All well and good.

They do their thing, I do my thing. It doesn't even matter if it's to the same end.

I'd rather have the divisions than have people all try to fit into the same church to the point wherein there is one church that somehow incorporates everything into it. If a priest at a Mass started having altar calls I'd have to stop going.

Just sayin'. Hey, look at what's happening in the Roman Catholic church now, from the Vatican itself. It's going as conservative as it can. If one believes EWTN, party-line television for the modern Catholic fuddy duddy (though I do love their music programs, and the Rosary programs they feature), we're about as fun-loving as a plastic-covered couch.

Try to integrate the rest of conservative Christianity into the Church, and good grief. Well, let me just say no thanks.

I tend to think there are good reasons we have different Christianities. Let's just keep it that way. I know I find it hard enough as a gay liberal cradle Catholic who finds comfort in his home church and either ignores, rejects, or "gives to God" the more dictatorial aspects of the Magisterium. No additional pressure. Please and thank you.

Thursday, September 24, 2009

Rosary v. Gin

Getting drunk gets you that neat tipsy feeling and might do something temporarily about emotional turmoil or hangups. Then if you don't pass out it tends to make things a bit worse, where you feel like crap and the morning is that much more difficult to face, and you're sluggish the next day and frankly, it's not much fun anymore.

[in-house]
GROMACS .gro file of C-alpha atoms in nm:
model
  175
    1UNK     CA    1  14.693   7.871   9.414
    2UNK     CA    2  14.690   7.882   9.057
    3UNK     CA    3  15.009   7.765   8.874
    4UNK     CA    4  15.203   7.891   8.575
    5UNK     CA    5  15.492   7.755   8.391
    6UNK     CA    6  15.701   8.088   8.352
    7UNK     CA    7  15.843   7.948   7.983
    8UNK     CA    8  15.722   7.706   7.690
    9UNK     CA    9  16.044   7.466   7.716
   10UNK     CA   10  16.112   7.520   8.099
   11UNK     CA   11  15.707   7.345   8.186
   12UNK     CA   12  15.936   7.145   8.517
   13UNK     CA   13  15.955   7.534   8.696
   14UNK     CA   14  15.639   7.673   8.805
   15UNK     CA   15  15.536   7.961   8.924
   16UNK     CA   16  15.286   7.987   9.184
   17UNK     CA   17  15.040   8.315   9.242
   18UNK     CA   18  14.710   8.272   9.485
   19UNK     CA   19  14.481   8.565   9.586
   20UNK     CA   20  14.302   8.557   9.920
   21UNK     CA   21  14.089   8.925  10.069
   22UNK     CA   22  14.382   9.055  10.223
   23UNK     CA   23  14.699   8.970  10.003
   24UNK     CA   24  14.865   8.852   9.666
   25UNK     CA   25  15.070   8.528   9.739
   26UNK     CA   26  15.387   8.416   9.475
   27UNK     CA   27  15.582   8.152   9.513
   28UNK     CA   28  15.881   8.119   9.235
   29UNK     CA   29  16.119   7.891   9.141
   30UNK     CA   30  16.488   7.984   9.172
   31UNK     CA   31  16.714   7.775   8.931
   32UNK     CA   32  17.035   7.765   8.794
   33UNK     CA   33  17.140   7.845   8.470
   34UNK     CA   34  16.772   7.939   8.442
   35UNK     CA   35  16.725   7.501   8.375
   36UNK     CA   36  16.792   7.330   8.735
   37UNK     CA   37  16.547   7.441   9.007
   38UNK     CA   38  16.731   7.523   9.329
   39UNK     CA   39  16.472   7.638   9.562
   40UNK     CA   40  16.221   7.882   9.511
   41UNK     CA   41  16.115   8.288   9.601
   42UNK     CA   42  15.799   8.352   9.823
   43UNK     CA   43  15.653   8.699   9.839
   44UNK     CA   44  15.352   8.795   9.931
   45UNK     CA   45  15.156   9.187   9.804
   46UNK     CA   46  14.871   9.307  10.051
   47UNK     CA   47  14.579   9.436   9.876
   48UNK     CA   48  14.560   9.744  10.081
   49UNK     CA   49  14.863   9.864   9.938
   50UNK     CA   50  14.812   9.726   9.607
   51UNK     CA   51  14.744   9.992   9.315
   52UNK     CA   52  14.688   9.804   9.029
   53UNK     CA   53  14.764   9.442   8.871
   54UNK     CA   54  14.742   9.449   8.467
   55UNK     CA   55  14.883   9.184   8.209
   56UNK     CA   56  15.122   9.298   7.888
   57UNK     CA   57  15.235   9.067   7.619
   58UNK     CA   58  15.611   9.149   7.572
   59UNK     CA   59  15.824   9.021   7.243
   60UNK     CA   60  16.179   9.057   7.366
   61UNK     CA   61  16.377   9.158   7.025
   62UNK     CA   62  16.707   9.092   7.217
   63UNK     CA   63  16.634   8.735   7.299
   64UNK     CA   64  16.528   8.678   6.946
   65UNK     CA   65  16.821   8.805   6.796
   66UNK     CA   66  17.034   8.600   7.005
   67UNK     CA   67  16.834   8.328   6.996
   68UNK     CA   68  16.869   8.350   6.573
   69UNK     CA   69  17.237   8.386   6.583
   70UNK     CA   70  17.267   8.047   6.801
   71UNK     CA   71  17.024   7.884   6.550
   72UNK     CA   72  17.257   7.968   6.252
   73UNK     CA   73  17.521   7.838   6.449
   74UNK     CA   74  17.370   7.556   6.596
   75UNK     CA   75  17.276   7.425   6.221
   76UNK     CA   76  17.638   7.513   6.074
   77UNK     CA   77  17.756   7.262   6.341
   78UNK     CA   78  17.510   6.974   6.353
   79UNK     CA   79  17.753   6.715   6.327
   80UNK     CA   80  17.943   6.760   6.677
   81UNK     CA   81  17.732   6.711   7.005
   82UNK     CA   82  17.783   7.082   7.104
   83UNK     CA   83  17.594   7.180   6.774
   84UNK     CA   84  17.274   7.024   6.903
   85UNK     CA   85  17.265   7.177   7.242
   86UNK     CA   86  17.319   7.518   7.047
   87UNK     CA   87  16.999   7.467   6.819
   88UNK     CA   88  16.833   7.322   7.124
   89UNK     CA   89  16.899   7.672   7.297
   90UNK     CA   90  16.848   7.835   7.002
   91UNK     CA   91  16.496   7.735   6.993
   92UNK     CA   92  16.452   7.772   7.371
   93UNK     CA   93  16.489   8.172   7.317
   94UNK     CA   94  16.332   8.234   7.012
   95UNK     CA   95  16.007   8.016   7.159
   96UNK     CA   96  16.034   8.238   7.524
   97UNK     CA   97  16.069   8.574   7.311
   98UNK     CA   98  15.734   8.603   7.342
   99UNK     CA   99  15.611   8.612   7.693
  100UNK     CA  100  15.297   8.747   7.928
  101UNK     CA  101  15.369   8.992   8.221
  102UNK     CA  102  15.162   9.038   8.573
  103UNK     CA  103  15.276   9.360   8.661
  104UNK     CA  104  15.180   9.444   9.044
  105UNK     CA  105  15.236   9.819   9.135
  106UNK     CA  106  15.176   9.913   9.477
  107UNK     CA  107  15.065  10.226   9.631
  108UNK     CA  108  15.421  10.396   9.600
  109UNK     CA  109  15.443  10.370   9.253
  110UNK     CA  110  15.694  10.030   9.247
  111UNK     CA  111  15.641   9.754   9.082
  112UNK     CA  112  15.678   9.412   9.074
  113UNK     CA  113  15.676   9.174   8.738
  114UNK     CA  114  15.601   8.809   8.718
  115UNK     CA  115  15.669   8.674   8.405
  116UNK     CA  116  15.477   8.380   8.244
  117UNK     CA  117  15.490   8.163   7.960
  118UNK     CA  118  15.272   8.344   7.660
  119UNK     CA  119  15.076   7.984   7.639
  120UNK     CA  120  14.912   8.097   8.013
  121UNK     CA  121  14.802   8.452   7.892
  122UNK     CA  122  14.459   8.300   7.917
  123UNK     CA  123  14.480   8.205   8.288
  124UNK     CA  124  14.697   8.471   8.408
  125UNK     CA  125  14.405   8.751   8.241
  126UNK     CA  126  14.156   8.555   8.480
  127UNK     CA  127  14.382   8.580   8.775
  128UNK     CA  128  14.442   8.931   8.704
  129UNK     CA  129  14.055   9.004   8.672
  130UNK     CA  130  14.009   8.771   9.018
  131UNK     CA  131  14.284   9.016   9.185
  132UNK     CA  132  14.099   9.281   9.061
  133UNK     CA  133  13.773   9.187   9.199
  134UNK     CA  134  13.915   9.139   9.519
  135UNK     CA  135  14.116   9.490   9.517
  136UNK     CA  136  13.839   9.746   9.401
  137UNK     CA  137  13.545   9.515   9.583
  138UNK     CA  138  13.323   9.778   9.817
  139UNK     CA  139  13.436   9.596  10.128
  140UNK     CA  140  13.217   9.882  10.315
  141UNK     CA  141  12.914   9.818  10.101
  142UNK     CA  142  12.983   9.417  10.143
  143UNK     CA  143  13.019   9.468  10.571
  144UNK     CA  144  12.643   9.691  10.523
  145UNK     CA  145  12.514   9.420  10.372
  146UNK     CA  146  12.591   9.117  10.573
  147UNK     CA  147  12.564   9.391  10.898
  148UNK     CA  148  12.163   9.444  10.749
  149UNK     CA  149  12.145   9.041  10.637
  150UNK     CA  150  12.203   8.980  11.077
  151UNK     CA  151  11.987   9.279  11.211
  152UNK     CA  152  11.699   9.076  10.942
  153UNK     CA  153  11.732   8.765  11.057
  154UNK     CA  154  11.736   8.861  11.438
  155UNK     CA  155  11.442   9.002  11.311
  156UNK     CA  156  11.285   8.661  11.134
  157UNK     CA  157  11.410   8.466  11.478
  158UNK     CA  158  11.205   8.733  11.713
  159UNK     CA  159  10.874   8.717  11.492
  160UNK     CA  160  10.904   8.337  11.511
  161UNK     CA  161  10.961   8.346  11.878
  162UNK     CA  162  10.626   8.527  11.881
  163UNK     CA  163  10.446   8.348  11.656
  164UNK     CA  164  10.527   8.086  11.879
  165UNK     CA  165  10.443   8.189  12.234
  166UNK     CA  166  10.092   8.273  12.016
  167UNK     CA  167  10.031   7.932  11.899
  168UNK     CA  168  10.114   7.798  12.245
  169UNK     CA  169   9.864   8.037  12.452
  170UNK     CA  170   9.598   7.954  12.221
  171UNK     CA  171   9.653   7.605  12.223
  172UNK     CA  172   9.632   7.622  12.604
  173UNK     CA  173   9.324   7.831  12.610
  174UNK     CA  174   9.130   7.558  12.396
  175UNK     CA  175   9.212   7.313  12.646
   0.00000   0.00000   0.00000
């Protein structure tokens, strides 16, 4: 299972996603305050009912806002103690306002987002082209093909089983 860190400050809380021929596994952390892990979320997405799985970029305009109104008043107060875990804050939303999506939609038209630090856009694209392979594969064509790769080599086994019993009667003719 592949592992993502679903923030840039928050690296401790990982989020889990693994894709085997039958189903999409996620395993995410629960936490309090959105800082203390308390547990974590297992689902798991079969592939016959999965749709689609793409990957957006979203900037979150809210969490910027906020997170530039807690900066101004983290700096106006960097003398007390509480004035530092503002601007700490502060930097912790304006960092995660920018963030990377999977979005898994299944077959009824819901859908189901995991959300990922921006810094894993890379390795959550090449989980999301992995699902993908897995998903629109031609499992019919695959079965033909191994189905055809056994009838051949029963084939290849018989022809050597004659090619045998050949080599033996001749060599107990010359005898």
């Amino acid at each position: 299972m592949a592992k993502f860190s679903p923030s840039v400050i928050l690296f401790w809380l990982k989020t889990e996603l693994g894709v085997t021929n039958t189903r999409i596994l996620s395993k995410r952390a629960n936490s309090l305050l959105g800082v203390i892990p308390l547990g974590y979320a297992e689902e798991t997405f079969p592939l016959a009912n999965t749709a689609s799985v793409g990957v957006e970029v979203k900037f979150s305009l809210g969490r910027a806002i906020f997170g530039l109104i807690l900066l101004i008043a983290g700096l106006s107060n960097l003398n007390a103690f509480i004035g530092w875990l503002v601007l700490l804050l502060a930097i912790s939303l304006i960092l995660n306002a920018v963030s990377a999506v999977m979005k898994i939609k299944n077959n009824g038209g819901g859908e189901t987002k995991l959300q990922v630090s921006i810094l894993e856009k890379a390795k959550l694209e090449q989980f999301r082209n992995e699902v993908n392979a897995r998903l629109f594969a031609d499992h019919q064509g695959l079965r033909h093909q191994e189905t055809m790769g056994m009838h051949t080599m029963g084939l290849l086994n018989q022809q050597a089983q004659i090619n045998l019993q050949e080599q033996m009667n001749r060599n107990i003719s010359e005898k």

I know, I didn't use "I" language in that paragraph. I meant "I."

I find that saying a Rosary has a calming effect as well, and no negative after-effect.

Just something I notice.

Sunday, September 20, 2009

What do I mean by "Dark Magnet"

Folks talk of balance. You can't have creation without destruction (or vice versa), they say, or light without darkness.

The darkness attracts the light too.

It's an imperfect metaphor. Darkness perhaps reveals the light more than attracts it.

Looking for God in the Dark Corners, Without Permission

That's what I'm doing with this blog. Rather, that's what I'm doing in life, and sharing about it by writing it down, here.

I am a Roman Catholic, who has decided to approach God with the faith of a child. I need church, but I don't need dogma. I need God, but I don't need to be dictated to by humans.

I have explored many faith paths, both within and outside of Christianity. I think God is in all of them.

Because religion is the attempt to connect with God collectively.

It's fine to have heroes. It's finer to be in touch with God in your heart.

My eyes and heart are open, and I hope that anxiety and tendencies toward religious scrupulosity will be lovingly transformed into peaceful wonderment and acceptance. I'm glad we have priests, bishops, and even a pope. None of them, however, trump God in the heart. Not for me anyway.

I hope as this blog proceeds you will be moved, edified, or inspired to explore. Please don't condemn. Heresy is an overrated concept.

Peace and all good.